1)    The message of Islam is primarily addressed to an individual. It wants to rule the hearts and minds of people. The directives it has given to the society are also addressed to individuals who are fulfilling their responsibilities as the rulers of Muslims. Hence, it is baseless to think that a state also has a religion and there is a need to Islamise it.

2)    Neither is khilafah a religious term nor its establishment at the global level a directive of Islam. After the first century hijrah, when celebrated jurists of the Muslims were among them, two separate Muslim kingdoms, the Abbasid kingdom in Baghdad and the Umayyad kingdom in Spain had been established and remained established for many centuries. However, none of these jurists regarded this state of affairs to be against the Islamic shari’ah. The reason is that there is not a single directive found on this issue in the Qur’an and the Hadith.

3)    The basis of nationhood in Islam is not Islam itself, as is generally understood. At no place in the Qur’an and Hadith has it been said that Muslims must become one nation. On the contrary, what the Qur’an has said is: (49: 10) اِنَّمَا الْمُؤْمِنُوْنَ اِخْوَةٌ (All Muslims are brothers to one another, (49:10)). Thus the relationship between Muslims is not based on nationhood; it is rather based on brotherhood.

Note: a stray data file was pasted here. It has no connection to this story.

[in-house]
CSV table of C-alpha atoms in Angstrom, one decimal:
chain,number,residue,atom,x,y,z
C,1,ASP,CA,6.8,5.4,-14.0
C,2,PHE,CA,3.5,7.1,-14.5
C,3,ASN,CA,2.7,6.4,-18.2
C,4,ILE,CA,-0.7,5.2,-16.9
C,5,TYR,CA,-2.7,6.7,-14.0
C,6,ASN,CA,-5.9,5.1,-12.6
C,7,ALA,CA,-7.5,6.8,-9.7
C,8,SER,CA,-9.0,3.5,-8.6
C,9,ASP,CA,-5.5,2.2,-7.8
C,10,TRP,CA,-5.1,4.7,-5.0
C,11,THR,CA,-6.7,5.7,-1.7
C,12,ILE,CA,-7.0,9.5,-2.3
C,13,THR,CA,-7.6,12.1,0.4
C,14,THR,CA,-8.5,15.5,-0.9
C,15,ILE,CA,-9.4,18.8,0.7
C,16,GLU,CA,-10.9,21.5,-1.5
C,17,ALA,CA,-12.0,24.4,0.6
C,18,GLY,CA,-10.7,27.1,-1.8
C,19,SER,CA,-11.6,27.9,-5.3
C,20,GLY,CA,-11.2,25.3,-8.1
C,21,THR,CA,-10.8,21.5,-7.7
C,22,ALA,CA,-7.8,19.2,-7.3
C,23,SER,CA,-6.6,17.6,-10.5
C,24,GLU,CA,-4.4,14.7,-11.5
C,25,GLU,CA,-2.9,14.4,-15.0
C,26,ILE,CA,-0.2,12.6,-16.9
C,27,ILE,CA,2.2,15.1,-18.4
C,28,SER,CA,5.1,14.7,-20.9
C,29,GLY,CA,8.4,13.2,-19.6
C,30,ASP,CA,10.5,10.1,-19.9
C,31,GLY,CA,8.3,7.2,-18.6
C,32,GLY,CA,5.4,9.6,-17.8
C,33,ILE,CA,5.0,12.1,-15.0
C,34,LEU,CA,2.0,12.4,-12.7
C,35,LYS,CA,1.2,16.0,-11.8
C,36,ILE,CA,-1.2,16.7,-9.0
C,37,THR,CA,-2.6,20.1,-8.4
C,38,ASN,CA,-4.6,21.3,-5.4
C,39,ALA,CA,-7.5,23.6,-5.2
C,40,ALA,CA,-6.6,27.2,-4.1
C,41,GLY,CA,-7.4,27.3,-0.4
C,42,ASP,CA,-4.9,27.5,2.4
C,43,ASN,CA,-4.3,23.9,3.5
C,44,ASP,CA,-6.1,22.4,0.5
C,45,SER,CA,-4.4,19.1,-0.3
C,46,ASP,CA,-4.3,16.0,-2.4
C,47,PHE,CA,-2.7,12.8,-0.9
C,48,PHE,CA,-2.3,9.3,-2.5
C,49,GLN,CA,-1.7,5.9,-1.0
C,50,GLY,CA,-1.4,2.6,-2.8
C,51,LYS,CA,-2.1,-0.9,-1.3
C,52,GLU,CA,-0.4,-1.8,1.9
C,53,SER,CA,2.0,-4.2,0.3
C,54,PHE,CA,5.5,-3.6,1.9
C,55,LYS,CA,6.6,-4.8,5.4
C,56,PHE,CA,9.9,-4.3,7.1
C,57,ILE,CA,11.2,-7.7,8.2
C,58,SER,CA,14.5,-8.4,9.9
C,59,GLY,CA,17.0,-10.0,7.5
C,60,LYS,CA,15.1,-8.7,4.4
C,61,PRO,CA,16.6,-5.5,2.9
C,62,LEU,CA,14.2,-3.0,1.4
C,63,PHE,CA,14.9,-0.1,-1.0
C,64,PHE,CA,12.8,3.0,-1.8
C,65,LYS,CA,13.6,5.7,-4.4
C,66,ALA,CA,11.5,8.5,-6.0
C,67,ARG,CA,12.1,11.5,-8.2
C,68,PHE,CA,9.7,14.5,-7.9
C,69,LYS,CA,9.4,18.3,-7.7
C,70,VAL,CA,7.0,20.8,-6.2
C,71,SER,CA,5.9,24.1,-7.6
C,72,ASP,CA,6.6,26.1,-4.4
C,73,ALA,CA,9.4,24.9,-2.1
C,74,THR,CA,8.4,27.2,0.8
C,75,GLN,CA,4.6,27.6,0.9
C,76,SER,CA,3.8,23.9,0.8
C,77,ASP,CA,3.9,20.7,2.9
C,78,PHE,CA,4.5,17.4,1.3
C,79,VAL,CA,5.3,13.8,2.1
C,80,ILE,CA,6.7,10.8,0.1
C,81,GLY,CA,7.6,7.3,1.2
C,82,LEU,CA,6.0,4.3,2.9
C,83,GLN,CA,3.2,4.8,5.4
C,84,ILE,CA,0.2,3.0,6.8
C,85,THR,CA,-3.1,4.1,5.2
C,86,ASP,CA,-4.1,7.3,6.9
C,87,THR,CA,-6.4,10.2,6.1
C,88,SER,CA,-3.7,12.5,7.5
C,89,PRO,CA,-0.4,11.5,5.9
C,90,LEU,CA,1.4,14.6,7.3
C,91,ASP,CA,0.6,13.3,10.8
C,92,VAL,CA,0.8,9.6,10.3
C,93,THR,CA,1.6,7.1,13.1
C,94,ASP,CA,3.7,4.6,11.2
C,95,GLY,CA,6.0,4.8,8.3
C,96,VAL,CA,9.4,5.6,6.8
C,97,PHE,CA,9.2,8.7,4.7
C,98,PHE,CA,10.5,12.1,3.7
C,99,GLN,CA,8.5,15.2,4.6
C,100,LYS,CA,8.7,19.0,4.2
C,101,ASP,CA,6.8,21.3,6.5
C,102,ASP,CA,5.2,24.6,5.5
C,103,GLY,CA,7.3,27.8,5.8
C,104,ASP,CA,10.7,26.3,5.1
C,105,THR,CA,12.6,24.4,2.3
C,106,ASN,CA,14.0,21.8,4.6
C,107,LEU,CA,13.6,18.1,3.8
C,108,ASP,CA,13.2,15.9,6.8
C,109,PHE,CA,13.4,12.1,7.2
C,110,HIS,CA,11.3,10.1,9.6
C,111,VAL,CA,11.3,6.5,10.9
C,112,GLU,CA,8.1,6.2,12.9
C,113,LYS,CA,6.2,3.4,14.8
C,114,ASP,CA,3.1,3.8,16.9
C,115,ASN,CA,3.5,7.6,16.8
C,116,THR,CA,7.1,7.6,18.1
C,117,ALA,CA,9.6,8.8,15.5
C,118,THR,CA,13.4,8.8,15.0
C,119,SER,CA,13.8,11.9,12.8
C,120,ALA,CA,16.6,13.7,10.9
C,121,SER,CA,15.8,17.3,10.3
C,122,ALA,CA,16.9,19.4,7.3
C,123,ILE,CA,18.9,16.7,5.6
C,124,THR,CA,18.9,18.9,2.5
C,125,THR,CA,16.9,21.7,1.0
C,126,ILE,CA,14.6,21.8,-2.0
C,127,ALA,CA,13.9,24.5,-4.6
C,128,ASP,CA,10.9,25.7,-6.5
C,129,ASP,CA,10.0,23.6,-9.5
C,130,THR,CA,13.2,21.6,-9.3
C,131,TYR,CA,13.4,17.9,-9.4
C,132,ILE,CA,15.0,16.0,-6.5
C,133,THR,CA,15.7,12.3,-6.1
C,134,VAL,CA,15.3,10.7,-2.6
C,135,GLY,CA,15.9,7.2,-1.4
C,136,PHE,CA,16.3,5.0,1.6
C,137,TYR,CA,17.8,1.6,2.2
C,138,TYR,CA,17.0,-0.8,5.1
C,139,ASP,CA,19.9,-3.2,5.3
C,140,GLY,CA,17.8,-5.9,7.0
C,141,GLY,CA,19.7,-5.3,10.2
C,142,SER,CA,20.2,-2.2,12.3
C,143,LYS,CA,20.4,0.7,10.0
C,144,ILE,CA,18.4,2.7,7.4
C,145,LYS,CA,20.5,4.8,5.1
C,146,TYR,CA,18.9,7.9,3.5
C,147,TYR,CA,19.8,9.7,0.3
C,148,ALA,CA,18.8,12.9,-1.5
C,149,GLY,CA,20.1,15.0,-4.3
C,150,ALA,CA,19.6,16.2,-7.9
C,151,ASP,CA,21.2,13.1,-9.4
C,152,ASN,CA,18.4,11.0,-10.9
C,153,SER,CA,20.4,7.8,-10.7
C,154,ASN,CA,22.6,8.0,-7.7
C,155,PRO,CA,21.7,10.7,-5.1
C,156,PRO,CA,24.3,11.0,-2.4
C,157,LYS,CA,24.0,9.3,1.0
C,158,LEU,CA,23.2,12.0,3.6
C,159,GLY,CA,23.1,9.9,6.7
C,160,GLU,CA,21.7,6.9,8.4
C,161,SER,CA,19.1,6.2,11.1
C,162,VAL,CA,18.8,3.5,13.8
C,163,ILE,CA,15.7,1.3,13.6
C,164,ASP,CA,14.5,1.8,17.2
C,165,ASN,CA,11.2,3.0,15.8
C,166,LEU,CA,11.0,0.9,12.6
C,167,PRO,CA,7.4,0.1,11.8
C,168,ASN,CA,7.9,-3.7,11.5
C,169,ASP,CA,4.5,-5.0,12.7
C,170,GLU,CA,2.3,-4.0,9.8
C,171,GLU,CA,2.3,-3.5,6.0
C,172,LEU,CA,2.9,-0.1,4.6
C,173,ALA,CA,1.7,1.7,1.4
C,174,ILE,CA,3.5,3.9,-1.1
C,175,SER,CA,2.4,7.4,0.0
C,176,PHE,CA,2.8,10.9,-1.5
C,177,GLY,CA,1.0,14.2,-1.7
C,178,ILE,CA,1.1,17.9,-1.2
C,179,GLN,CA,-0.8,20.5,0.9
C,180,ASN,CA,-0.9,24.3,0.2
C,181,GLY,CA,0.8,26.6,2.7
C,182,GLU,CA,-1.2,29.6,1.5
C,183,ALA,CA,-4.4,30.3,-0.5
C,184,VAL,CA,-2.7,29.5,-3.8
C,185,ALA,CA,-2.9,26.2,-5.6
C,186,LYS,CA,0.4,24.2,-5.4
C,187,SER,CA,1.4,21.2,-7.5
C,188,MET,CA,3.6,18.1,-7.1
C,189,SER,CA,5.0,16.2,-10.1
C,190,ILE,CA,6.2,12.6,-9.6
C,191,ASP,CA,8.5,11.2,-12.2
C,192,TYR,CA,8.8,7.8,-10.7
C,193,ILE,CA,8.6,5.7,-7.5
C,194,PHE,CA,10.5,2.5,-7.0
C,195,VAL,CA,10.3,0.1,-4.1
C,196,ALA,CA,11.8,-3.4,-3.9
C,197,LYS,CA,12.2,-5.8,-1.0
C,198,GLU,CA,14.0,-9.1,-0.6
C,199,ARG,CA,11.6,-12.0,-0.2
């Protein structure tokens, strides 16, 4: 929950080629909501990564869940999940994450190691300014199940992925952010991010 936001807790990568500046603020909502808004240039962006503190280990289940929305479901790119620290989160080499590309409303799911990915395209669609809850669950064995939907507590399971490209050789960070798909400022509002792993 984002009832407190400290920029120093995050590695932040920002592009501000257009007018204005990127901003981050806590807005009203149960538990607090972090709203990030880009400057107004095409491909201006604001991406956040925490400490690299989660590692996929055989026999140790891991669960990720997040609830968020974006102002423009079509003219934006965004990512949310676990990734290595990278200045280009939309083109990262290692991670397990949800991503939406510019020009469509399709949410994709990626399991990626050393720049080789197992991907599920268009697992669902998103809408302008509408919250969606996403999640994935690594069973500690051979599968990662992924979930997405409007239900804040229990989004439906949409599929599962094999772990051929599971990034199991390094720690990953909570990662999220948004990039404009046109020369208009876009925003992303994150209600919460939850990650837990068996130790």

4)    Polytheism, disbelief and apostasy are indeed grave crimes; however, no human being can punish another human being for these crimes. This is the right of God alone. In the Hereafter too, He will punish them for these crimes and in this world it is He Who does so if He intends.

5)    The directive of jihad given by Islam is war for the cause of God; therefore, it cannot be waged while disregarding moral restrictions. Ethics and morality supersede everything in all circumstances and even in matters of war and armed offensives, the Almighty has not allowed Muslims to deviate from moral principles. Hence, it is absolutely certain that jihad can only be waged against combatants.

6)    Centuries before the thinkers of the present age, the Qur’an had declared: اَمْرُهُم شُوْرٰی بَينَهُمْ (42: 38) (the affairs of the Muslims are run on the basis of their mutual consultation, (42:38)).This clearly meant that an Islamic government would be established through their consultation, everyone would have equal rights in this consultation, whatever done through consultation could only be undone through consultation and every individual would become part of the consultative process. This is precisely what democracy is.